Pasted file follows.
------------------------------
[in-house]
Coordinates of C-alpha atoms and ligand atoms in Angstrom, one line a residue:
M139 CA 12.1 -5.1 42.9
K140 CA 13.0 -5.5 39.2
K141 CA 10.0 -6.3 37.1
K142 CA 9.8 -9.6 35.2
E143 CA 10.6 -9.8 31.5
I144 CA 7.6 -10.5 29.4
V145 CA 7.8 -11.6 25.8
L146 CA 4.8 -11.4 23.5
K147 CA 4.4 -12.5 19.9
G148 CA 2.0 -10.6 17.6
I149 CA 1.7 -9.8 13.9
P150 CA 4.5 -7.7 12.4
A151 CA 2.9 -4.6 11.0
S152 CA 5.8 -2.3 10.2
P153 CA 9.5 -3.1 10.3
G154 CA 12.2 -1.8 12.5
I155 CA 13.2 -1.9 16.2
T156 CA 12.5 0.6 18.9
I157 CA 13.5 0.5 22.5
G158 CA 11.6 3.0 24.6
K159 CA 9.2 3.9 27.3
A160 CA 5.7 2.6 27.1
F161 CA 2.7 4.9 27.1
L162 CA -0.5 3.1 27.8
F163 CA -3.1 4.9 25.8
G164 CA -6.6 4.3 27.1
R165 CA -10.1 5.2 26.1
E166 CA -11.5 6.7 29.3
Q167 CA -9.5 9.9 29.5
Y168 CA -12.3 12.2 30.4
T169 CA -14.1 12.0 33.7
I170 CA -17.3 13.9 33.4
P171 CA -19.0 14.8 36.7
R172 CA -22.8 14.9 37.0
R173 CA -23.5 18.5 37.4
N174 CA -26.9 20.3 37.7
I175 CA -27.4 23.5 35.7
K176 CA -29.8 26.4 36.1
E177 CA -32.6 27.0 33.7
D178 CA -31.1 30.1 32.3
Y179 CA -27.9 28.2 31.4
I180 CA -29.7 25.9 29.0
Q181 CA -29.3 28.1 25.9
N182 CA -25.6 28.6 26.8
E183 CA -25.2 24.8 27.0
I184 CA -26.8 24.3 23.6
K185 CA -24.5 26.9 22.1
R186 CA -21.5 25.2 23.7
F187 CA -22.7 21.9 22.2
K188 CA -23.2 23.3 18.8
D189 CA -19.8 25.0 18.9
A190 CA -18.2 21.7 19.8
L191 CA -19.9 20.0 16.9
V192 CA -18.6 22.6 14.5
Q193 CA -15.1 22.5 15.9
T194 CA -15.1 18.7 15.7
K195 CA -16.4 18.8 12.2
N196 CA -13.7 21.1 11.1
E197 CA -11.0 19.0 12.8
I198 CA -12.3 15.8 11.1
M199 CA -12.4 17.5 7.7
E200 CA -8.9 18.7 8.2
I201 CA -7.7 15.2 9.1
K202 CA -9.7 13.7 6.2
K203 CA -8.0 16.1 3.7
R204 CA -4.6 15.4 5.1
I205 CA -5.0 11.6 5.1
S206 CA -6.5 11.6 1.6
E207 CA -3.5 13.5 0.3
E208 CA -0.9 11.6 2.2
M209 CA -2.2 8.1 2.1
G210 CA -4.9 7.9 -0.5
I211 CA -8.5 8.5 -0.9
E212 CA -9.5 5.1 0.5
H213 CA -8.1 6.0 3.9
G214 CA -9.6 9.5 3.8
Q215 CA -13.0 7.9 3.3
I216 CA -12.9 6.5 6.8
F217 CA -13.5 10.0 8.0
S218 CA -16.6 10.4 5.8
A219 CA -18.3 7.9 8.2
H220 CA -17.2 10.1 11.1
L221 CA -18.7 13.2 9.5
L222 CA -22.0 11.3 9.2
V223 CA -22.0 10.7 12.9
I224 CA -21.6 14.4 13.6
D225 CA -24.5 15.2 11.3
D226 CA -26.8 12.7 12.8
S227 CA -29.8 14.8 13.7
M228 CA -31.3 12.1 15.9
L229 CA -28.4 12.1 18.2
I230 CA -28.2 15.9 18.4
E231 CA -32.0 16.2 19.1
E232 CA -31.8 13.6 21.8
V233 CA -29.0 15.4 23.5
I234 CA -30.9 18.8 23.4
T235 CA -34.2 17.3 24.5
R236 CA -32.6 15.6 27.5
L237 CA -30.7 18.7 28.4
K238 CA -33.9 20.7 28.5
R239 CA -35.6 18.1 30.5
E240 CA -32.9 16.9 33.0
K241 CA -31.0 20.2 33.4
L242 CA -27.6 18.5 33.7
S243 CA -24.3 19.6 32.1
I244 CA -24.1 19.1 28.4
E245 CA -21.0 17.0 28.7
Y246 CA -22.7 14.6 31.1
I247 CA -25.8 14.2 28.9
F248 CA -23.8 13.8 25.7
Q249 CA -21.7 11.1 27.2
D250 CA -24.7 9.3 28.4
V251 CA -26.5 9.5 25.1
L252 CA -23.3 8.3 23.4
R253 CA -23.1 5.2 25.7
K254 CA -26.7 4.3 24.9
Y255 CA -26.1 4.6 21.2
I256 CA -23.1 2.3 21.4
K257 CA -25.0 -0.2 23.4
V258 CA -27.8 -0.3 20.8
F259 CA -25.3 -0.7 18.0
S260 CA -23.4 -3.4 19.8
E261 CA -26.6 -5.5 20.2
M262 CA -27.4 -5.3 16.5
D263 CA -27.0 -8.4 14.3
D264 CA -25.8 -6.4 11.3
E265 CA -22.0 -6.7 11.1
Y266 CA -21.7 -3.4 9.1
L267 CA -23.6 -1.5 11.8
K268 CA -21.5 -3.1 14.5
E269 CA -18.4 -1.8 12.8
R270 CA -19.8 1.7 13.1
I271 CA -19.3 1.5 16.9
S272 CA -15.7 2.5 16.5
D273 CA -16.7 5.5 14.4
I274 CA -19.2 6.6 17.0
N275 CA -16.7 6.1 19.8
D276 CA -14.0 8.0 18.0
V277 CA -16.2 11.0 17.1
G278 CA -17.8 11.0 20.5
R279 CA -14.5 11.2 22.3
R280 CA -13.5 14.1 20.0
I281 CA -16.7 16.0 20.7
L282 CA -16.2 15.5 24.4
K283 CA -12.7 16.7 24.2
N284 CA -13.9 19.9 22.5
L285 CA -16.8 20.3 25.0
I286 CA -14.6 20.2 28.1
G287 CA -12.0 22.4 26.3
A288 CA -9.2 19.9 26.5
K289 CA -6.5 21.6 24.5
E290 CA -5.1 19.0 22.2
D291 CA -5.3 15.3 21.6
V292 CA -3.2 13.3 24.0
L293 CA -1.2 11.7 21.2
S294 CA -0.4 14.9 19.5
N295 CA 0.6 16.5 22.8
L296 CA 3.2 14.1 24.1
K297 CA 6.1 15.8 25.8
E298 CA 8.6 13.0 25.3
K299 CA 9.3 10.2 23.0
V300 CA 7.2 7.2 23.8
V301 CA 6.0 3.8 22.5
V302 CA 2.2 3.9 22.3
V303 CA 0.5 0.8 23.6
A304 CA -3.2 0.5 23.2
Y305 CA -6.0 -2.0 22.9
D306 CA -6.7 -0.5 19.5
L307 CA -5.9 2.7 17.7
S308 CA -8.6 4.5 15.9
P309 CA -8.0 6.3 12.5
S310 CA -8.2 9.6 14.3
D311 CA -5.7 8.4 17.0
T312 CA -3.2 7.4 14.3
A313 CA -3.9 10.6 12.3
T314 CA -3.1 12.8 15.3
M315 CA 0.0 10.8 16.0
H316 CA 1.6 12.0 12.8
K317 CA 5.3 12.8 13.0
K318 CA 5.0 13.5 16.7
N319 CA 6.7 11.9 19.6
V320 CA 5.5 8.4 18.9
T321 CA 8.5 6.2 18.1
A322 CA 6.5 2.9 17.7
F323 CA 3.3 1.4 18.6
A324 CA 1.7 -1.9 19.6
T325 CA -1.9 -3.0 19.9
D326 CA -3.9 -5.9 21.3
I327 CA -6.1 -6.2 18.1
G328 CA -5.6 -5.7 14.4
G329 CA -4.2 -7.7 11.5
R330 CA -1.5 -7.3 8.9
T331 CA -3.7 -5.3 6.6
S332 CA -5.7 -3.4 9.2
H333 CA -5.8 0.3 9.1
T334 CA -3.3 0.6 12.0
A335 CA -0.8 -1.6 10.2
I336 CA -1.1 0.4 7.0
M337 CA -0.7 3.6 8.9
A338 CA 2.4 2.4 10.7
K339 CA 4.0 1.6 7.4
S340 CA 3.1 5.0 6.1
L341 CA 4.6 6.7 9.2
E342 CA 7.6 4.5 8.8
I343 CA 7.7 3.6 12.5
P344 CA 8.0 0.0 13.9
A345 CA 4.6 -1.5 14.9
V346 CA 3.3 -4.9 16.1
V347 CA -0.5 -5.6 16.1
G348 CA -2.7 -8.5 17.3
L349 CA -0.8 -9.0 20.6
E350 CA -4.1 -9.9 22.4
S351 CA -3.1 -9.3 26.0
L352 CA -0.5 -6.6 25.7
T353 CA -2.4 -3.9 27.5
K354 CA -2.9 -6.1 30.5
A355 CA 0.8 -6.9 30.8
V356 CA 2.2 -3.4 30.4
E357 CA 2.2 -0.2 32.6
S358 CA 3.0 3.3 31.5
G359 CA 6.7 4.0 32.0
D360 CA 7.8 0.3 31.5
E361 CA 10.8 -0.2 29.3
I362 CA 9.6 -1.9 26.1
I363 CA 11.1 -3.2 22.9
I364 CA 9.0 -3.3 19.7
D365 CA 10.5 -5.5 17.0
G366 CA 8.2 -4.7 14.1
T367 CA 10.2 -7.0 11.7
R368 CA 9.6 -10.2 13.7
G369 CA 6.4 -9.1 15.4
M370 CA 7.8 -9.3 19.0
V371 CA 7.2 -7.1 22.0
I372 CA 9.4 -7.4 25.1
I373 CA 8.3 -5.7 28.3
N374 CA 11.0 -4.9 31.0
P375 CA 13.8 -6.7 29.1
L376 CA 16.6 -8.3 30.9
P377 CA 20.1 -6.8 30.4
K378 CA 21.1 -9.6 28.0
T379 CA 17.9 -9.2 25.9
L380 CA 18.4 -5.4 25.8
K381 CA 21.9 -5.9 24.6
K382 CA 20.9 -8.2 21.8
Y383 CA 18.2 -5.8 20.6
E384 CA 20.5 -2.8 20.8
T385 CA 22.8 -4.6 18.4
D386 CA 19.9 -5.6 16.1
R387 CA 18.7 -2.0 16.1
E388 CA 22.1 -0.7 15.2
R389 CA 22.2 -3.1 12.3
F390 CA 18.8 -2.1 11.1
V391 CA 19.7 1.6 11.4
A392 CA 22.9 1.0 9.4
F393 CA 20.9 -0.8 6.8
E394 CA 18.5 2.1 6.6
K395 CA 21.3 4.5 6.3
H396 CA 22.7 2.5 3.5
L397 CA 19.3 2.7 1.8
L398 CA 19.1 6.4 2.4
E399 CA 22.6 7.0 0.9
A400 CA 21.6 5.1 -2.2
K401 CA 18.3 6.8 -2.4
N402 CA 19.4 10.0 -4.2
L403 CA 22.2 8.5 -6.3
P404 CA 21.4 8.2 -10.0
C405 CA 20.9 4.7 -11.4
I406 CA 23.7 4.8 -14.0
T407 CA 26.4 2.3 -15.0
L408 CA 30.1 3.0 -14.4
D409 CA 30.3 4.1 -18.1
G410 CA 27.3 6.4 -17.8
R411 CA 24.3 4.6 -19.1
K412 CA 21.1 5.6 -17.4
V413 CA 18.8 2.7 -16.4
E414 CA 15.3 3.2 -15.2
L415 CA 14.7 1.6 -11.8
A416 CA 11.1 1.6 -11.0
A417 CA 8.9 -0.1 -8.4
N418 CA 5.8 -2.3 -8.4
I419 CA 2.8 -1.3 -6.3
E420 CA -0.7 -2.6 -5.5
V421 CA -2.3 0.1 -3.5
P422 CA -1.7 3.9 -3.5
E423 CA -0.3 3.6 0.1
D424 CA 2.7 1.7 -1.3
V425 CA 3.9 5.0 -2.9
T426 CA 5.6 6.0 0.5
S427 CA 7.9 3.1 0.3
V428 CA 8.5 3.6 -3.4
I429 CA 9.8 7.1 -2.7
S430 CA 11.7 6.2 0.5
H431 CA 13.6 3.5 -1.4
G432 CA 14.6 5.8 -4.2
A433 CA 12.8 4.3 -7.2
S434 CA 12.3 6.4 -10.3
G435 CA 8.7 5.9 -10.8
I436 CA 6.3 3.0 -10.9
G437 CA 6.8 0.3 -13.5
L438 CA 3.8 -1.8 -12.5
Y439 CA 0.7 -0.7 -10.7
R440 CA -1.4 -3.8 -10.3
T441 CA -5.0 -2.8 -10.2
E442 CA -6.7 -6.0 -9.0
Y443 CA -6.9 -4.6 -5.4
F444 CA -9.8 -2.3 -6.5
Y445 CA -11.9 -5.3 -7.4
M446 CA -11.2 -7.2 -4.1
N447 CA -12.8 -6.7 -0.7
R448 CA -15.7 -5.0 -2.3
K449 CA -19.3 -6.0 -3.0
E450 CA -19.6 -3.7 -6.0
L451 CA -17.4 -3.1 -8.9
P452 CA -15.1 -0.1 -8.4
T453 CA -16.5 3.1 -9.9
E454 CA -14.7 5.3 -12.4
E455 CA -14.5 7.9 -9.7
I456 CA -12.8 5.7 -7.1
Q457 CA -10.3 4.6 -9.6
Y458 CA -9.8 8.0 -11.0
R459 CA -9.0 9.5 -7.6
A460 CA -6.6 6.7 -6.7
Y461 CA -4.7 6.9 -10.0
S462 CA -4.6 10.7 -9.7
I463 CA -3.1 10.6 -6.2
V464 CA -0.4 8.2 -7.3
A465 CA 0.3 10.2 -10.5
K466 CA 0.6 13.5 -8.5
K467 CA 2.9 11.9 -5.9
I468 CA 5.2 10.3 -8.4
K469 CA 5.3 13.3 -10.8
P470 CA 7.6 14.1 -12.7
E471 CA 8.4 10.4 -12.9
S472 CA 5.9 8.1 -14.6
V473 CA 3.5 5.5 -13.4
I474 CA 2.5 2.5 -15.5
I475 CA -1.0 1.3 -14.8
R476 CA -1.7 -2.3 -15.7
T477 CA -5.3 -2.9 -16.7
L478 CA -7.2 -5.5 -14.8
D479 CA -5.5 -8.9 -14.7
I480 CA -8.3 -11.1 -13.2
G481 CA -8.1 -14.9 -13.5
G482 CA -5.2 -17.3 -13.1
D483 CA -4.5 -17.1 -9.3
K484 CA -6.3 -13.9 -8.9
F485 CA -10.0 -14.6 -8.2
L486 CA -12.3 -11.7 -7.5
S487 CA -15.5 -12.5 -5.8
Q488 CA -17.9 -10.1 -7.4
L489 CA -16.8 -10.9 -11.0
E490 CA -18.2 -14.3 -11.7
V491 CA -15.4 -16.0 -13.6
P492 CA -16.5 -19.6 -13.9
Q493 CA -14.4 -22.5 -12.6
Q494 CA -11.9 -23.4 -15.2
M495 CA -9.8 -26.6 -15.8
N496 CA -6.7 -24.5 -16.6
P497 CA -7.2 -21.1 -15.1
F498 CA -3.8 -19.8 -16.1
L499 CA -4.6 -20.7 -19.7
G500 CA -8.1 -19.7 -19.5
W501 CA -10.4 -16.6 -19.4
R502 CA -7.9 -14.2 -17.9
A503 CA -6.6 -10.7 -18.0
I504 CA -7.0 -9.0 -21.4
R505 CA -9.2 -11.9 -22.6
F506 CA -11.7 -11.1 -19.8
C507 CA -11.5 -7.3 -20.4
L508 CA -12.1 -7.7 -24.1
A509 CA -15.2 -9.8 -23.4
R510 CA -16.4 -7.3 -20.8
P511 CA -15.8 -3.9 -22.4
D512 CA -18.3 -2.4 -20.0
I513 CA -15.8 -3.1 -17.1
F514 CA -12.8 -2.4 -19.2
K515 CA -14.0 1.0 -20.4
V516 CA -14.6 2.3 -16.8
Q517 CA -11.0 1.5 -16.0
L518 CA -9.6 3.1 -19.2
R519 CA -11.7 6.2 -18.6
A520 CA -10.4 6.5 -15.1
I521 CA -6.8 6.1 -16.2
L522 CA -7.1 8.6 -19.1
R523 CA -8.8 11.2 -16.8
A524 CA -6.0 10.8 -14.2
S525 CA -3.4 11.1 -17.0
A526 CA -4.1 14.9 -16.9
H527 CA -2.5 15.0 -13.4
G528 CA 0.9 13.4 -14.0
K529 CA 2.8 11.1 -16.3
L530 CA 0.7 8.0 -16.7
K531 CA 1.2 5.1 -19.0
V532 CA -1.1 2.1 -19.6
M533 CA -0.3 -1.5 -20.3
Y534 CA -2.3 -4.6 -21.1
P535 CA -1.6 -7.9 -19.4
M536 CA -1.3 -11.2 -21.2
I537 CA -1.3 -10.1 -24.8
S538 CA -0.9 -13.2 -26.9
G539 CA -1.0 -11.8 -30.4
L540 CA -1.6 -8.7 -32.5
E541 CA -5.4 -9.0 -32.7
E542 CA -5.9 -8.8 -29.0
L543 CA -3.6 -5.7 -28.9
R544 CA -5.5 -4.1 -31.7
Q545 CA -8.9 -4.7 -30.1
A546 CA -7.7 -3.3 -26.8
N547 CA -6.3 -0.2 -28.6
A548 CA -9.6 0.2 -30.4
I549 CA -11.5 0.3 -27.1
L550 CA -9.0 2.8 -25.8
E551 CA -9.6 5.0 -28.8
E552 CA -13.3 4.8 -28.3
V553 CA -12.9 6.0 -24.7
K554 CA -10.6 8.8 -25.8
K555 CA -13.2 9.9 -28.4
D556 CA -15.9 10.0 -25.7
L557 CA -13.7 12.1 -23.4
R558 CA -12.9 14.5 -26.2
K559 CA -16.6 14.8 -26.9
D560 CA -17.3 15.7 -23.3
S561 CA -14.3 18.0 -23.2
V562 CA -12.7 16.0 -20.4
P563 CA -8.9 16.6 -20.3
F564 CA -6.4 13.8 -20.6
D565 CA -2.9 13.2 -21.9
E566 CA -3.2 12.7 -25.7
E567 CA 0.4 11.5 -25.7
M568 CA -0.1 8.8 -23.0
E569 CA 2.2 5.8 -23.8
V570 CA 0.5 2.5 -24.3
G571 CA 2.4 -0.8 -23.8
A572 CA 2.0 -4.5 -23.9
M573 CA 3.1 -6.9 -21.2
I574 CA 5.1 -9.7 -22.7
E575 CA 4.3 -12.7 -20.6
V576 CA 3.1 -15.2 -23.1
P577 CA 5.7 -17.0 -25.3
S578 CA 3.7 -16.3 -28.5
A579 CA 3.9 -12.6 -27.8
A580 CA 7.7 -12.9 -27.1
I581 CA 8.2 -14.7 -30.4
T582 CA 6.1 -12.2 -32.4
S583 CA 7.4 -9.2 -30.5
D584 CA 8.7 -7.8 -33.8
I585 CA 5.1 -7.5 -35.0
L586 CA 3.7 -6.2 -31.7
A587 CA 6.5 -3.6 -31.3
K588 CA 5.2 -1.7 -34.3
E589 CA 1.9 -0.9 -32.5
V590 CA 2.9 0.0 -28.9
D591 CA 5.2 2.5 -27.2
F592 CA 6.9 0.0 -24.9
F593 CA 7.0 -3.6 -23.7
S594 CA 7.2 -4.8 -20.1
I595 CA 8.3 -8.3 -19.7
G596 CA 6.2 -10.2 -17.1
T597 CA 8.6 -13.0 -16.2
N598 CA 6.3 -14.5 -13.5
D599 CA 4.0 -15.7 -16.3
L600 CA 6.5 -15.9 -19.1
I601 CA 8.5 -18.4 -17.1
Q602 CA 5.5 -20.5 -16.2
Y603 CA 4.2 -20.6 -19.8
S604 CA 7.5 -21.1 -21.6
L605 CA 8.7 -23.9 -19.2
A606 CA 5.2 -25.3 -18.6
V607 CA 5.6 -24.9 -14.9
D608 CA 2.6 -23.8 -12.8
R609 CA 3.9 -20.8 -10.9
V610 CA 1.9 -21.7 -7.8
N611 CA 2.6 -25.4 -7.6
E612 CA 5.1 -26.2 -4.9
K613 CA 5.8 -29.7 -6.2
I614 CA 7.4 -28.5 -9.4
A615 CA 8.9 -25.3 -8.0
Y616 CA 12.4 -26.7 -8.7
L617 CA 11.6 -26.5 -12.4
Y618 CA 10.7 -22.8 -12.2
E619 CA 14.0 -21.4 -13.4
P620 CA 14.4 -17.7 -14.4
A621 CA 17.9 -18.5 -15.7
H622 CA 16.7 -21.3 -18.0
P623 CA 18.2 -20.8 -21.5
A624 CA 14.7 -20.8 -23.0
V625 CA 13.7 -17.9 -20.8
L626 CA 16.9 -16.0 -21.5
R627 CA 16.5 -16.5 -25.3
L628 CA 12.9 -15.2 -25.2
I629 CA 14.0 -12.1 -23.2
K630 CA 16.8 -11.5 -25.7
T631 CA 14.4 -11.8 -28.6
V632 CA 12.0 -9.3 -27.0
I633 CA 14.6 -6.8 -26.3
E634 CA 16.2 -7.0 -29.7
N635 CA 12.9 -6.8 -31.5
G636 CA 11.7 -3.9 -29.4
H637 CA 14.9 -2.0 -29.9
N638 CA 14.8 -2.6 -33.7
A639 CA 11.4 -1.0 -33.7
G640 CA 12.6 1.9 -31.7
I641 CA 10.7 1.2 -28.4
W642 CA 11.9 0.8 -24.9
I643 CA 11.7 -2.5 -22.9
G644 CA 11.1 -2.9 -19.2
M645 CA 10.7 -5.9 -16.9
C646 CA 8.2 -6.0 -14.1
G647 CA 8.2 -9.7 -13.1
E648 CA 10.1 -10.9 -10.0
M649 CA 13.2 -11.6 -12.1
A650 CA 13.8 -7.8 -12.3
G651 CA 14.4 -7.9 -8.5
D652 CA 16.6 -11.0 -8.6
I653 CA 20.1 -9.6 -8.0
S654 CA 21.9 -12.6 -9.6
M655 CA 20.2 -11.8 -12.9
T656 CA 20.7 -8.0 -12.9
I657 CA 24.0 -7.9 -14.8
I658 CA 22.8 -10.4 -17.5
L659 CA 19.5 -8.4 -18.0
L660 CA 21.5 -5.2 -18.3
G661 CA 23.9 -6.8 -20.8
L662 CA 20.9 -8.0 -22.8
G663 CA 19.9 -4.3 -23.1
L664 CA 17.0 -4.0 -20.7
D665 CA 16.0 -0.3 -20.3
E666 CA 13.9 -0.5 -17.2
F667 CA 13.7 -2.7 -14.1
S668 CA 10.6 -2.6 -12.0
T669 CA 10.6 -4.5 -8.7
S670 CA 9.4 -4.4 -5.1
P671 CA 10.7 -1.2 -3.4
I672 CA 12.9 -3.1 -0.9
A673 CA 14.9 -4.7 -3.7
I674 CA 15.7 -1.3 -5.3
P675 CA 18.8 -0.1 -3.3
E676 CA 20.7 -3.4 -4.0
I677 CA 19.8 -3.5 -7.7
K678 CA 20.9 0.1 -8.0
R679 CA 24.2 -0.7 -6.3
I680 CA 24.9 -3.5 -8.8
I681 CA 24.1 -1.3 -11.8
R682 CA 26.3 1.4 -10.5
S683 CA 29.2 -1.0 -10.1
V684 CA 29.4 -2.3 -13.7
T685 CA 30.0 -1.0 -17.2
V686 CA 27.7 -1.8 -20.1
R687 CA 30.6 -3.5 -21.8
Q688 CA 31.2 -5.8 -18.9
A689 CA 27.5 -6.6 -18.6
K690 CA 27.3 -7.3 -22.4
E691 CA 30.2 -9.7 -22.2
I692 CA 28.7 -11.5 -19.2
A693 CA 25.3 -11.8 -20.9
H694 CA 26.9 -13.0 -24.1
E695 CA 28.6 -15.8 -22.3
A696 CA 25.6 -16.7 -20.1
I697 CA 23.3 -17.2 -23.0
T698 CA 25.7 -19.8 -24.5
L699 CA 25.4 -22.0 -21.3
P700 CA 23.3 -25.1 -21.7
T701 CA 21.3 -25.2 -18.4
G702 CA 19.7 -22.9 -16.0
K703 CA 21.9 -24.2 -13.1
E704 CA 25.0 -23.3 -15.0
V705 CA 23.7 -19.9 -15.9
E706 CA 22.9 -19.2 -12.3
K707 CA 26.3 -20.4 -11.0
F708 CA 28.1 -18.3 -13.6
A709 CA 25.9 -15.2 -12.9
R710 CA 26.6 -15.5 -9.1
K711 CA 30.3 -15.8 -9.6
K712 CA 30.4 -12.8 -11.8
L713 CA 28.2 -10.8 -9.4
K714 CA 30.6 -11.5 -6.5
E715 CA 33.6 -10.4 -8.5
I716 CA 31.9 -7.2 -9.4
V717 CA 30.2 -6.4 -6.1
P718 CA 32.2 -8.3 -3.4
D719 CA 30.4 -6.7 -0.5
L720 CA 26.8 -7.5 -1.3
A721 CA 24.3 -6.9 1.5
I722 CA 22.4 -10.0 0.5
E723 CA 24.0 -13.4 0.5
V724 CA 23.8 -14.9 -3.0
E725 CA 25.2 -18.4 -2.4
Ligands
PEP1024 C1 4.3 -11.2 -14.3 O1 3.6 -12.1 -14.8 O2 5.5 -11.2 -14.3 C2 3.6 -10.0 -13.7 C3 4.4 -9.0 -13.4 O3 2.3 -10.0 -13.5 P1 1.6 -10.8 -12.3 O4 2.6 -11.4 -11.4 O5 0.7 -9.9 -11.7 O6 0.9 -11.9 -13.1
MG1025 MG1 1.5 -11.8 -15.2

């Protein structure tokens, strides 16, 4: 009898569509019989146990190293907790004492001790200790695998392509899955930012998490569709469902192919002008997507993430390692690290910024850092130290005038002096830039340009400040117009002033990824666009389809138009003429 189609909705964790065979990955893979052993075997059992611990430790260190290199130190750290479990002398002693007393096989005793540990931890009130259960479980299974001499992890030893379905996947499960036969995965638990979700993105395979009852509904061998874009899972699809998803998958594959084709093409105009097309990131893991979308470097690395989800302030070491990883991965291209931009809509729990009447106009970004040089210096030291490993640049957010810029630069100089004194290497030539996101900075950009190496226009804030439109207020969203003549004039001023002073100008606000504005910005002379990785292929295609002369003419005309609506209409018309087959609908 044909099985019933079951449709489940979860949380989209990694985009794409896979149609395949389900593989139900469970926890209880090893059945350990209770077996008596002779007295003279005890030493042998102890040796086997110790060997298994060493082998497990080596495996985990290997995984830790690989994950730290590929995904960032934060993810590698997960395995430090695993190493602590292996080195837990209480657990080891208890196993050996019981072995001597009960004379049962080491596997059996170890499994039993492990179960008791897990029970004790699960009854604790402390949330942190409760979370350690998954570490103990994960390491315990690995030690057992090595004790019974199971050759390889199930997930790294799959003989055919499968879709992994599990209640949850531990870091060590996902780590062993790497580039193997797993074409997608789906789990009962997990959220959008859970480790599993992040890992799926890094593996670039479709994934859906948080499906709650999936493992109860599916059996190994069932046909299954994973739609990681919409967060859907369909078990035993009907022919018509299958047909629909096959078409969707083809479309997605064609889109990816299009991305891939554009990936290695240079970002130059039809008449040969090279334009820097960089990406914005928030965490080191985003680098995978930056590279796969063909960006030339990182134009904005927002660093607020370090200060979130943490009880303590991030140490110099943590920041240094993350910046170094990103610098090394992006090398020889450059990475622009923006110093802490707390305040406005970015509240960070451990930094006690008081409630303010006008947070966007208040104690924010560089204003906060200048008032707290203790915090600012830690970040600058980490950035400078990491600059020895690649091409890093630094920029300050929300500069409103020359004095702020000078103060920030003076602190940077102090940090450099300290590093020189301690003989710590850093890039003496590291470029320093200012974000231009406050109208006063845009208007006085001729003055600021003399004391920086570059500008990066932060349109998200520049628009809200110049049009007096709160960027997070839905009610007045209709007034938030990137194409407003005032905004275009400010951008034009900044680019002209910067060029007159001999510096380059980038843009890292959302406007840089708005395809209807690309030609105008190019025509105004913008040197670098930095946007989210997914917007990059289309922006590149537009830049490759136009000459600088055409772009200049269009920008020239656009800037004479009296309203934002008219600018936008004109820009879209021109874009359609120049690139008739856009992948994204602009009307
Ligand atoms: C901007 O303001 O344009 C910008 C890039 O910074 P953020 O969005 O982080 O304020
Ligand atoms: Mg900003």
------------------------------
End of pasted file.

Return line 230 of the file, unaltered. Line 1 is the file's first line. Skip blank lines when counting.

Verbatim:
G366 CA 8.2 -4.7 14.1